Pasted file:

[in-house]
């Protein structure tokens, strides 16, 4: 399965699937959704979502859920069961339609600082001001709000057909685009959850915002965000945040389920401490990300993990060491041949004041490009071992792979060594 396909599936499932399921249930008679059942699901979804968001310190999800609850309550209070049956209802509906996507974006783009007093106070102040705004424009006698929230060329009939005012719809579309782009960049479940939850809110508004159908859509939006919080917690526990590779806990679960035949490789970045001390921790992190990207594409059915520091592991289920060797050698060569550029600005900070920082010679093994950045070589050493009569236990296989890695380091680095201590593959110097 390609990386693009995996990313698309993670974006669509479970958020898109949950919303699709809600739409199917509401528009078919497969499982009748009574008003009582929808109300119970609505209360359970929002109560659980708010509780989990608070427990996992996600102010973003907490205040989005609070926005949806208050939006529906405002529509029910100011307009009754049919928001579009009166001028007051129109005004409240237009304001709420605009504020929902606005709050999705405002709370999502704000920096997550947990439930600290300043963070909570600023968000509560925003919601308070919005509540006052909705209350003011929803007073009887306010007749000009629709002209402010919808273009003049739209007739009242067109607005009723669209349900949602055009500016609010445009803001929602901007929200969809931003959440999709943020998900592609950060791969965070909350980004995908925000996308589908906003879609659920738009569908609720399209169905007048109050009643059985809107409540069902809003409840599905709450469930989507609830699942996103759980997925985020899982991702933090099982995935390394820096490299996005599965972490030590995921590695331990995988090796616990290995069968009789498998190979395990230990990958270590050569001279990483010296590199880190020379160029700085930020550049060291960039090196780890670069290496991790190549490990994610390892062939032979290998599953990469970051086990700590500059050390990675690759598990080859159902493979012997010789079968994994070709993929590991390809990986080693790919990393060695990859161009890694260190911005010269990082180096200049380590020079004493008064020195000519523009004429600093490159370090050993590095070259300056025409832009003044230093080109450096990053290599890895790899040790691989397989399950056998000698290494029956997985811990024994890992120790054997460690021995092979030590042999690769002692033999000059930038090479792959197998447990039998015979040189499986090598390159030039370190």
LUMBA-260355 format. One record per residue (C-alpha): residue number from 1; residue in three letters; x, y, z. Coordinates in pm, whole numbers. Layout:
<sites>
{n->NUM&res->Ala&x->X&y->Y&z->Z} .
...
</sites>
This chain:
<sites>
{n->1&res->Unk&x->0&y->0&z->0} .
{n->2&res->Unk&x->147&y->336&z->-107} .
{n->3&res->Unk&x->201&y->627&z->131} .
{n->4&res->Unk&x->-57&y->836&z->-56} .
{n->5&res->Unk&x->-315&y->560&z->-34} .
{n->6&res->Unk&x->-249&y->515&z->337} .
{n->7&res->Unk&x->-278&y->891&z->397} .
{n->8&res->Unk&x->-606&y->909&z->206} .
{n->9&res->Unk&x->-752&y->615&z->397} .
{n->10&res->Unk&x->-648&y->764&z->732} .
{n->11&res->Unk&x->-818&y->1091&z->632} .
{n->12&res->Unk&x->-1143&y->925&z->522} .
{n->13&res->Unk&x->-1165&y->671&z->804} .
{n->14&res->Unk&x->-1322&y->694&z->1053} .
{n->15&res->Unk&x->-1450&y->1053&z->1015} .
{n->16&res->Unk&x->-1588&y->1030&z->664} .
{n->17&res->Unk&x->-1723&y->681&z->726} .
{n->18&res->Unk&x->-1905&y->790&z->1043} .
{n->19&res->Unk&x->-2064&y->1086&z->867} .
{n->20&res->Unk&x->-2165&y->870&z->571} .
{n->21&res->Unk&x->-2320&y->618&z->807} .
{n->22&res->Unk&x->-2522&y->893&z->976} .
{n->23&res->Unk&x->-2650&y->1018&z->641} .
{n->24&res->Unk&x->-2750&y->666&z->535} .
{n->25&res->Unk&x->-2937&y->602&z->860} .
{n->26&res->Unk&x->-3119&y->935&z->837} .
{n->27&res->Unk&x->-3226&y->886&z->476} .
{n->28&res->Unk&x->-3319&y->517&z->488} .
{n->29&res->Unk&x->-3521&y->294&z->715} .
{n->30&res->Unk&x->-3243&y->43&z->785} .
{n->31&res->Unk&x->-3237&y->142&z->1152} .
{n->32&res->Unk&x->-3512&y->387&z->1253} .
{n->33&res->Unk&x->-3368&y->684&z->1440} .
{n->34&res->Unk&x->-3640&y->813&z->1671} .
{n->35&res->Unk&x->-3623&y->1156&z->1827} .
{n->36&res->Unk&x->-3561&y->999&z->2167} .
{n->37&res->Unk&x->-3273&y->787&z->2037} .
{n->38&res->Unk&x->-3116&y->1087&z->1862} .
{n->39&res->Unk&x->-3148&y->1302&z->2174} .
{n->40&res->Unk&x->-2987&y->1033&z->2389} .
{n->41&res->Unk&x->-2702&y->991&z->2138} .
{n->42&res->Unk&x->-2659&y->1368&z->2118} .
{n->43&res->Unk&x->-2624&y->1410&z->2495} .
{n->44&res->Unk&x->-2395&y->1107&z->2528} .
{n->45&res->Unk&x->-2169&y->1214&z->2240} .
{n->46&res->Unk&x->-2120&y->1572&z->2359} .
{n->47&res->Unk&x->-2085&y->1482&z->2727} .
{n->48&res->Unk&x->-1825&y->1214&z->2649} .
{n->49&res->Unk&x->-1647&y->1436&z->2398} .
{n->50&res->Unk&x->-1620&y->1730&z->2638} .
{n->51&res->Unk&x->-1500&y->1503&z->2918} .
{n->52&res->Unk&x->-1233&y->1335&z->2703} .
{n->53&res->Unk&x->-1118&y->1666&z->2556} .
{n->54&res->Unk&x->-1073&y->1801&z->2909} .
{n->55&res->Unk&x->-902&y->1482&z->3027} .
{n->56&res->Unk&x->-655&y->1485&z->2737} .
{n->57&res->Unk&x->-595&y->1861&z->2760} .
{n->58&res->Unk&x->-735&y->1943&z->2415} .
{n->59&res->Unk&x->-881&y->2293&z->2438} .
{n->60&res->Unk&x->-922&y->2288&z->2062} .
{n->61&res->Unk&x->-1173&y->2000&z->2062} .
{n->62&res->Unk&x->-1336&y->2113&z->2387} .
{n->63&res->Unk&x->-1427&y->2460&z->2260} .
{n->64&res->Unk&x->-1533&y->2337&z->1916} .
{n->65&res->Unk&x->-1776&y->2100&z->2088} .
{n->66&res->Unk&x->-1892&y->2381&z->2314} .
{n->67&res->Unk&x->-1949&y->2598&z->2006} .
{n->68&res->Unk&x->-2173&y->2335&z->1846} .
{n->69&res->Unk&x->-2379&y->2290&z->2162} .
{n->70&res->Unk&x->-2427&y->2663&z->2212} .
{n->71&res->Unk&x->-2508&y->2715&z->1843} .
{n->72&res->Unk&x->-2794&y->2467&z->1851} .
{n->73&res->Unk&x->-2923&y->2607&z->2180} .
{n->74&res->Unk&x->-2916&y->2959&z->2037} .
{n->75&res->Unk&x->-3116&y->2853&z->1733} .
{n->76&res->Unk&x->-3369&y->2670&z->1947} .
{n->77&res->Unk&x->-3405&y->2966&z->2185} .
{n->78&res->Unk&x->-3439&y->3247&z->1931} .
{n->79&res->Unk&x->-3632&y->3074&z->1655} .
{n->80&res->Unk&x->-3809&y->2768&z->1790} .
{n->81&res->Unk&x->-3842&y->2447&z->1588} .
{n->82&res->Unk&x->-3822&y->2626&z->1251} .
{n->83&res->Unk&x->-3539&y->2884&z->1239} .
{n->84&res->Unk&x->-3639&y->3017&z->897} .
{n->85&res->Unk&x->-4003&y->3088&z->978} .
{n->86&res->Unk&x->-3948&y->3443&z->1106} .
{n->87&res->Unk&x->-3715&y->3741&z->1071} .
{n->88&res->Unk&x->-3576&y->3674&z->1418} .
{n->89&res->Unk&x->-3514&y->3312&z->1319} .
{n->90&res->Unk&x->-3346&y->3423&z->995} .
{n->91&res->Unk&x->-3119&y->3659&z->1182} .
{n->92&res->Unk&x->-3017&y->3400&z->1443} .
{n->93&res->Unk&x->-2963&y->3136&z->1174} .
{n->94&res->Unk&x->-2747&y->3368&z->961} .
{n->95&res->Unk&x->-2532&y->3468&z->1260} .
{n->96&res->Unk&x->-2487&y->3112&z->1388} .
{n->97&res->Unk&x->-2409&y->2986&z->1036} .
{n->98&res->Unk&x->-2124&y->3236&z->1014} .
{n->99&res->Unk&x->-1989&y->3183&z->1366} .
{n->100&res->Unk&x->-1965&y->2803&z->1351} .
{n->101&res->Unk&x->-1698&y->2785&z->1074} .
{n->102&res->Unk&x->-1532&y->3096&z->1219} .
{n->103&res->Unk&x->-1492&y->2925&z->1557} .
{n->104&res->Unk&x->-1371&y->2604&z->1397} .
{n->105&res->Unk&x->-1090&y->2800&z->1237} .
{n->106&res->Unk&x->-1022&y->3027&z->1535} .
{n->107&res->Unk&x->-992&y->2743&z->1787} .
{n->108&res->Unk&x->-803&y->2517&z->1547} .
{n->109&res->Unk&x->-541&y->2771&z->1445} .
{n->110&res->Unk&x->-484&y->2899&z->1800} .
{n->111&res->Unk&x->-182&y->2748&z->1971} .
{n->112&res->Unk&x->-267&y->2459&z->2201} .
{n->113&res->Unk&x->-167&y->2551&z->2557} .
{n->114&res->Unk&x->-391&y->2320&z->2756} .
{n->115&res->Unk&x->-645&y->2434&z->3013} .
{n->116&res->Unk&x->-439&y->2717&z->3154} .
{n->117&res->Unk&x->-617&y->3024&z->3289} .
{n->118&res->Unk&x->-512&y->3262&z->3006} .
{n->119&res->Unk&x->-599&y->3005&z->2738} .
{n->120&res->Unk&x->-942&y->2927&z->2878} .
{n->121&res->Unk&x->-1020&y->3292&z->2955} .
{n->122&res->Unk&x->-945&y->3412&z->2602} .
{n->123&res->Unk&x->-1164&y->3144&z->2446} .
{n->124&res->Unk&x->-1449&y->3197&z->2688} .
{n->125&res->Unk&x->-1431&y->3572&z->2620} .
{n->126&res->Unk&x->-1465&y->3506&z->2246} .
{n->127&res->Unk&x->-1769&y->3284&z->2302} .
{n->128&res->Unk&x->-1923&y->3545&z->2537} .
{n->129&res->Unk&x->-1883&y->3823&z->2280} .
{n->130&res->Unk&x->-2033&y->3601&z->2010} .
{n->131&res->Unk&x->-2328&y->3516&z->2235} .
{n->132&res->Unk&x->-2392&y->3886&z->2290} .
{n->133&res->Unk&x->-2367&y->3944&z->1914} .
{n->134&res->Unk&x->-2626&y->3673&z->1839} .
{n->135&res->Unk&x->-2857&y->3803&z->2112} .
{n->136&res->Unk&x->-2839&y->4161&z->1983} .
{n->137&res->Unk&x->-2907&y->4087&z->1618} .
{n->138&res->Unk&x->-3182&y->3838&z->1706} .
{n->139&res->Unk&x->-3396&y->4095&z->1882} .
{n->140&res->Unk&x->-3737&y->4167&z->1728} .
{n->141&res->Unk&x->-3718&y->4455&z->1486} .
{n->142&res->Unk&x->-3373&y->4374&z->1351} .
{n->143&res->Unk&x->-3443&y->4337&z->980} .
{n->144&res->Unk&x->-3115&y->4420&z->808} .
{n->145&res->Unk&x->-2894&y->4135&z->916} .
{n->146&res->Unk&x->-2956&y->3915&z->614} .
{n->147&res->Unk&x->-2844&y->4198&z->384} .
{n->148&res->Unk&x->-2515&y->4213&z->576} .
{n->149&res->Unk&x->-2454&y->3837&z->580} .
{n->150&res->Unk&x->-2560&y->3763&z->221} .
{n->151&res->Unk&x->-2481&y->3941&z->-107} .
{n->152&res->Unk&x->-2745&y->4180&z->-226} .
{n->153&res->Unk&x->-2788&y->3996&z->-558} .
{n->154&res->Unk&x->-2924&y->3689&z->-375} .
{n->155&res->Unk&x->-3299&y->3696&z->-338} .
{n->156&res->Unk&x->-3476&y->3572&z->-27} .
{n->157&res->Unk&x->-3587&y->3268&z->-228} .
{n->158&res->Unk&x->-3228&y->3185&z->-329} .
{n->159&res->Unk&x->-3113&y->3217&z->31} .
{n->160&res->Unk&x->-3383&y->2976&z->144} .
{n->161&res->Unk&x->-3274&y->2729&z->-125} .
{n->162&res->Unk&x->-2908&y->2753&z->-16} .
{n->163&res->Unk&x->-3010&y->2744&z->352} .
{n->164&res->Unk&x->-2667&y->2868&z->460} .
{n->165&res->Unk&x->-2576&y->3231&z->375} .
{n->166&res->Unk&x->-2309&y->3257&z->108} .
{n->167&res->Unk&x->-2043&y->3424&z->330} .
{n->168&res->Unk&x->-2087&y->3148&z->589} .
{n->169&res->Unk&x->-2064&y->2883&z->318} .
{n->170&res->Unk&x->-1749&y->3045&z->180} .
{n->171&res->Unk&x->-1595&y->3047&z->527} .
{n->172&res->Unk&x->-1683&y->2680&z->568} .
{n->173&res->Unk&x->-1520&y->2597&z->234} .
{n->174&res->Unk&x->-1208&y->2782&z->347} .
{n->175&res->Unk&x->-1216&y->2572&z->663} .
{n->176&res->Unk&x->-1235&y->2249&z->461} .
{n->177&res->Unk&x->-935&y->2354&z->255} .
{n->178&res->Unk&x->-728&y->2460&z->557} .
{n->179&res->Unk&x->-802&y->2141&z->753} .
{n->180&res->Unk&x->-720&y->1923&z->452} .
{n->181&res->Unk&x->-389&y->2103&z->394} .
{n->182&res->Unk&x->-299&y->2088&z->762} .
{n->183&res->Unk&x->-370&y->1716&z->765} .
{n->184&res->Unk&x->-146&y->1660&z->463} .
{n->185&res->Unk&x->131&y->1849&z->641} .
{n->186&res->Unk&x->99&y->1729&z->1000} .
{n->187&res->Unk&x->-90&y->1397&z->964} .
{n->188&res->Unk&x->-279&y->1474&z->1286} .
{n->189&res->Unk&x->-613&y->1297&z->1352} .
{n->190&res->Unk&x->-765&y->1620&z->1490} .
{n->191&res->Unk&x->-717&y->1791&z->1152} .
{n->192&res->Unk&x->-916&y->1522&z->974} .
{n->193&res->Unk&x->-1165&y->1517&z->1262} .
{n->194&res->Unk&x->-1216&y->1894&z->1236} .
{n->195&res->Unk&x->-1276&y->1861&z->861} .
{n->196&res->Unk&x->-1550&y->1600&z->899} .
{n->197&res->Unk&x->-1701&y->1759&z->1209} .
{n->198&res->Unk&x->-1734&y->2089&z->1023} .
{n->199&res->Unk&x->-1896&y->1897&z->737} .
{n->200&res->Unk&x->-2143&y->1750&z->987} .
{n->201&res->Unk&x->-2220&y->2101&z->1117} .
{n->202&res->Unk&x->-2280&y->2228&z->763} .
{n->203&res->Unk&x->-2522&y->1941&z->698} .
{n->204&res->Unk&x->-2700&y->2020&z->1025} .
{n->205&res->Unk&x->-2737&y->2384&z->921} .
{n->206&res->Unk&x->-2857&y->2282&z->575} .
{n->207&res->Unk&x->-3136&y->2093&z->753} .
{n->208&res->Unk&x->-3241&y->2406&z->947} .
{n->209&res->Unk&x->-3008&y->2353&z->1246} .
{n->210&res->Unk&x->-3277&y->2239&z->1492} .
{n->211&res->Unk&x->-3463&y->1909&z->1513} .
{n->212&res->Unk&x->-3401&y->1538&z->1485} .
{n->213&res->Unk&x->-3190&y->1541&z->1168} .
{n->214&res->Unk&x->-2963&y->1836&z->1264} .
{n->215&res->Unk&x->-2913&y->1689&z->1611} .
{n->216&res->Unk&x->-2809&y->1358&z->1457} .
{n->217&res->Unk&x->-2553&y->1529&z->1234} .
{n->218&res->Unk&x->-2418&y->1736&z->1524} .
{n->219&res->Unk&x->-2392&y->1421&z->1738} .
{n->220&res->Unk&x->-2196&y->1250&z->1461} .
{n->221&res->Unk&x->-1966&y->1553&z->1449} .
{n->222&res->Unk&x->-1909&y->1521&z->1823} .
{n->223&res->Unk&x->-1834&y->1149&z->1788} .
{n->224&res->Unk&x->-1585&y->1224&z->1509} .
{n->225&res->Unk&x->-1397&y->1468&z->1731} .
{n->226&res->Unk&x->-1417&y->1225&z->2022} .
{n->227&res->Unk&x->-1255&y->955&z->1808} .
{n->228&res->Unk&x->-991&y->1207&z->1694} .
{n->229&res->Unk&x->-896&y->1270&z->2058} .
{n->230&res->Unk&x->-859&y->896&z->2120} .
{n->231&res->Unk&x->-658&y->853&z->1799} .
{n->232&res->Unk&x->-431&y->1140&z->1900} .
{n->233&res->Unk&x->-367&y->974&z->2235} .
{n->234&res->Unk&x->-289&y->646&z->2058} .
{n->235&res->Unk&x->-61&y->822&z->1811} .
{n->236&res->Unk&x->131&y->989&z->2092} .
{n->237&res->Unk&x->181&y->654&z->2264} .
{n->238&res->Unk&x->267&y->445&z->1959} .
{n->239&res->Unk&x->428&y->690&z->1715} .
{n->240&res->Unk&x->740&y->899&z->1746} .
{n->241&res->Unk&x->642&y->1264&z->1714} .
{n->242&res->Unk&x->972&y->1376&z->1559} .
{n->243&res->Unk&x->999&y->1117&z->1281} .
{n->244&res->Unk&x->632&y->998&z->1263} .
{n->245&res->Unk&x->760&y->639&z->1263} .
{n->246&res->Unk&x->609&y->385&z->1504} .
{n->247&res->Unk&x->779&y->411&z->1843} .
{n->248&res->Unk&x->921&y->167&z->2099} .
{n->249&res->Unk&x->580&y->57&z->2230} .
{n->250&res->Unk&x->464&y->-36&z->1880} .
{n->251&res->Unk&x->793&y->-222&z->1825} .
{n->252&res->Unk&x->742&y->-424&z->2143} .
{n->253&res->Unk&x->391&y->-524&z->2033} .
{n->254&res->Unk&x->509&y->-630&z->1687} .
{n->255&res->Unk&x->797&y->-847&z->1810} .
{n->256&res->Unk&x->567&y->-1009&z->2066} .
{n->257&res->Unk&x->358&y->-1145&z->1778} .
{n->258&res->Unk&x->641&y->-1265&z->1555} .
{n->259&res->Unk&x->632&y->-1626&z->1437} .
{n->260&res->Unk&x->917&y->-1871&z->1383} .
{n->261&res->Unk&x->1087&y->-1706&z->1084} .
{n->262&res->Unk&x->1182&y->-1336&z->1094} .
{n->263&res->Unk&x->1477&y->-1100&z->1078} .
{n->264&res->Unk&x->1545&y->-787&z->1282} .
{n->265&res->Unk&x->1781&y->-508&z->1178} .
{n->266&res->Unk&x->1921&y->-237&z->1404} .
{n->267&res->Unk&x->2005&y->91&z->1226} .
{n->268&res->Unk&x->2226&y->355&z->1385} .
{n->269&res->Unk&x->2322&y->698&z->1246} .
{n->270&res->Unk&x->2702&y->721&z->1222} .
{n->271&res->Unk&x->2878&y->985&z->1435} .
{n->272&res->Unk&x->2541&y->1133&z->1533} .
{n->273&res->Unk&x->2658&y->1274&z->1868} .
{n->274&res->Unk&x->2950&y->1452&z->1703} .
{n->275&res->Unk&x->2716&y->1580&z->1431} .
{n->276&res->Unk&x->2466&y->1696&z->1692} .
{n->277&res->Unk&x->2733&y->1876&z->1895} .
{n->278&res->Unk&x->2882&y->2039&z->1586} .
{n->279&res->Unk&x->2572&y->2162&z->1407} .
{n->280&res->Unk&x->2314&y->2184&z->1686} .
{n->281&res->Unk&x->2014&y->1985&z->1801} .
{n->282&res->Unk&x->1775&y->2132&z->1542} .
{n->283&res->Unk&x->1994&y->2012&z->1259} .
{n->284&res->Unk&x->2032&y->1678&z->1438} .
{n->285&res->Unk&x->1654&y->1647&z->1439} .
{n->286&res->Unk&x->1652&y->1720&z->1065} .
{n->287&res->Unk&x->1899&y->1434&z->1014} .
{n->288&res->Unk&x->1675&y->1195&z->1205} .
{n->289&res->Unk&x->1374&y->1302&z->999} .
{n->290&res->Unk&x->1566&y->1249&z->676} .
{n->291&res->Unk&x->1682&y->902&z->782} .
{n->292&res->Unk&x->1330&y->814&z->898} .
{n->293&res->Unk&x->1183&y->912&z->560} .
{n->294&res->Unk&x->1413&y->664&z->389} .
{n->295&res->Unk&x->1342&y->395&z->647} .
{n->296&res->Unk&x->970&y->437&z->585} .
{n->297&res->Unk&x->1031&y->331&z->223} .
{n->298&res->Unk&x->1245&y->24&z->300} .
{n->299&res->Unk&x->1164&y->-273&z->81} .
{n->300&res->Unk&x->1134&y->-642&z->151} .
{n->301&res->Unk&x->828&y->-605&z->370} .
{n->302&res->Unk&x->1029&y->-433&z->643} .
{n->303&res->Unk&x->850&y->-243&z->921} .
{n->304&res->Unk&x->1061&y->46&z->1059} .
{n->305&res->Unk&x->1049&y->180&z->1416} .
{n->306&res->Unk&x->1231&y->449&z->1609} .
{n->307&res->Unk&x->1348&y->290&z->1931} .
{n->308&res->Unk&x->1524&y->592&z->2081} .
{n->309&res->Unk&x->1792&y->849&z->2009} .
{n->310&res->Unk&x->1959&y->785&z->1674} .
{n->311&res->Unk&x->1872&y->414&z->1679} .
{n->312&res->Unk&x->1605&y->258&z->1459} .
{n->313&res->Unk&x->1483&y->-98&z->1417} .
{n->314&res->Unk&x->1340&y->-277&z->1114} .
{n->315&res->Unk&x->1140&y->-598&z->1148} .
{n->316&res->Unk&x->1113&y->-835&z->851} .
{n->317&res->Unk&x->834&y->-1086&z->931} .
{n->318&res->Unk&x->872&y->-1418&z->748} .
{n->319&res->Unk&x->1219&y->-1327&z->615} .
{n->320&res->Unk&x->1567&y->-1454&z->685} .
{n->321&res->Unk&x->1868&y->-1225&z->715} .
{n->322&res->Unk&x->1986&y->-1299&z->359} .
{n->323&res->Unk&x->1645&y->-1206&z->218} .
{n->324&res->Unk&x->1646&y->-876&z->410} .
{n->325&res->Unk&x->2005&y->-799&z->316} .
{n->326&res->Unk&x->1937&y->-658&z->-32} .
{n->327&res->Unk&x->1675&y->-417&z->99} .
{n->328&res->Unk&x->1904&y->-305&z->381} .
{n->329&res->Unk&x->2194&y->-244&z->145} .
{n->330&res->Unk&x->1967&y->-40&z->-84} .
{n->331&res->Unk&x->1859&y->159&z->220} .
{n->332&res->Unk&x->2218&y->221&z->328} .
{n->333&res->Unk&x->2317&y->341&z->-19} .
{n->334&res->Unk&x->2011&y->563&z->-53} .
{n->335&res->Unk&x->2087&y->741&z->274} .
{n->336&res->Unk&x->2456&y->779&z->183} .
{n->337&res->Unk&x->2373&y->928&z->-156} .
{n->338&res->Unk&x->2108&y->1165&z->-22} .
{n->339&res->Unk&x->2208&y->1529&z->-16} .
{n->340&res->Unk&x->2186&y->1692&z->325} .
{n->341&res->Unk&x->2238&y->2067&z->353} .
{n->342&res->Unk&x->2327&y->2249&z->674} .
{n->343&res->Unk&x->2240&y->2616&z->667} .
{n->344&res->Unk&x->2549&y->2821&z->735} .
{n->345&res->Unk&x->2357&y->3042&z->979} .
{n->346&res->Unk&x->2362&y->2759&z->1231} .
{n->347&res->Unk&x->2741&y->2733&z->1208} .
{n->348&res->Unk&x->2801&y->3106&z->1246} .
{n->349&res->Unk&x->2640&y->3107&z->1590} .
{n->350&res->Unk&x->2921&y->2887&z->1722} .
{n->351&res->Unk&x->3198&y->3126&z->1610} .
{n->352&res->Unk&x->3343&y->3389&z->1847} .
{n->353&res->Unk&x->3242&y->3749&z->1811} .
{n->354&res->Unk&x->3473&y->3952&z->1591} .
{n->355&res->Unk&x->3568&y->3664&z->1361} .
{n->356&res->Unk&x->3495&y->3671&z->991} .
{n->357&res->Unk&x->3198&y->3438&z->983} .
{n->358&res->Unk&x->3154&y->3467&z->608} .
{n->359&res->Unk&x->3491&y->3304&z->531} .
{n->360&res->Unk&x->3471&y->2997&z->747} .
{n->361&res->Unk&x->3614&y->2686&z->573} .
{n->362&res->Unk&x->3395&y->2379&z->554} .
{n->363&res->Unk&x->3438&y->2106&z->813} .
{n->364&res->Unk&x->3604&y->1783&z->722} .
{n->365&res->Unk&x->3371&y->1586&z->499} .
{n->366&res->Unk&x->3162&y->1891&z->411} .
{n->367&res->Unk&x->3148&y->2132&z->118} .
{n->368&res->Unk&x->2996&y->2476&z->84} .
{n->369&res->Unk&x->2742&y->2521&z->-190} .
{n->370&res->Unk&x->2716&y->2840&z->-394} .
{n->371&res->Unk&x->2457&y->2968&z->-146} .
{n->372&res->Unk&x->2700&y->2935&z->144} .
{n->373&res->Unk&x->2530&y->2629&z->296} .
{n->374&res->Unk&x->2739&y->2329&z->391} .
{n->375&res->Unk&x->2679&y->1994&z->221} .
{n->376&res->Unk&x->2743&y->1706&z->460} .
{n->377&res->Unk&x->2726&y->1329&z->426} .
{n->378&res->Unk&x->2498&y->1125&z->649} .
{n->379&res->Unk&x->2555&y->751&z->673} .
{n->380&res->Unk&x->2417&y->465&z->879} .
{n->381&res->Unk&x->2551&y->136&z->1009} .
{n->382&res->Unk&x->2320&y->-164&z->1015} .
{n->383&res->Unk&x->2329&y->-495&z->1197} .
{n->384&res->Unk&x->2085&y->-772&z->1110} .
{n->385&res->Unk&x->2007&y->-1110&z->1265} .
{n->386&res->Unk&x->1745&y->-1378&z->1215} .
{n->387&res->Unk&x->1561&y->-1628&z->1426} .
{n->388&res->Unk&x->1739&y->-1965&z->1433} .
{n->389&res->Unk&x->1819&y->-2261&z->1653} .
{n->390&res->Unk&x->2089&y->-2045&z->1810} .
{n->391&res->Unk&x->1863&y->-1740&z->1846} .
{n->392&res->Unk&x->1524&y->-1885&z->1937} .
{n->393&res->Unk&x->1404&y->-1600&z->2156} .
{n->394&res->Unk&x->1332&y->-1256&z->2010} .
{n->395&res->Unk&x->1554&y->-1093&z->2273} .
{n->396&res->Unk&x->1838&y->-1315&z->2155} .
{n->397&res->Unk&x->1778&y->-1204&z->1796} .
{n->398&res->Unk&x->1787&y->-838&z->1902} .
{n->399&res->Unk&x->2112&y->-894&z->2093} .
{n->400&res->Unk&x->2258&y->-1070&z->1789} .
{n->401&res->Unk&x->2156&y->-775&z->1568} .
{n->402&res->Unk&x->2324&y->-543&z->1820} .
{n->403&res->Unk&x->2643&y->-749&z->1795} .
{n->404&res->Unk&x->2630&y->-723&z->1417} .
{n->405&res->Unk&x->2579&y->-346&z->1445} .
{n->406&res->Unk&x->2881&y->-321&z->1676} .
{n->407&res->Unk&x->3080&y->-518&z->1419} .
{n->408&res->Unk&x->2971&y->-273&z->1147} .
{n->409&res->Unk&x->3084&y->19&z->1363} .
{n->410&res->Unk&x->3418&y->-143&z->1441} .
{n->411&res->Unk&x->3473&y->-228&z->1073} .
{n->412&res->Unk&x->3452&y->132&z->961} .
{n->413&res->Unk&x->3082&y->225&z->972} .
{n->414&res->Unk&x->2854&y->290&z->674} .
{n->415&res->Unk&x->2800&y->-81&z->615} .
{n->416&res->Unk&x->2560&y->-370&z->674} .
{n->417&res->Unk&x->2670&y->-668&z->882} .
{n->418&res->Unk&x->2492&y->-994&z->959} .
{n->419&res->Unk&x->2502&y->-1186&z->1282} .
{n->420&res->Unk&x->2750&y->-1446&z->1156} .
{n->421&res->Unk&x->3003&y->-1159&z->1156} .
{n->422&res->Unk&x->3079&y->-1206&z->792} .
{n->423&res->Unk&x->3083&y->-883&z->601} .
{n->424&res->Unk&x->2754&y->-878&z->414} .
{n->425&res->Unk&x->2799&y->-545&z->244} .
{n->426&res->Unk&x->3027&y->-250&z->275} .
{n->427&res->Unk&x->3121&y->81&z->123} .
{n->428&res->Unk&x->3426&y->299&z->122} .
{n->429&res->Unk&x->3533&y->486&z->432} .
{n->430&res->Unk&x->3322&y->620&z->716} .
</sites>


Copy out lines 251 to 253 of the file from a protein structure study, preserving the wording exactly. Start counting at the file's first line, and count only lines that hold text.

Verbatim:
{n->242&res->Unk&x->972&y->1376&z->1559} .
{n->243&res->Unk&x->999&y->1117&z->1281} .
{n->244&res->Unk&x->632&y->998&z->1263} .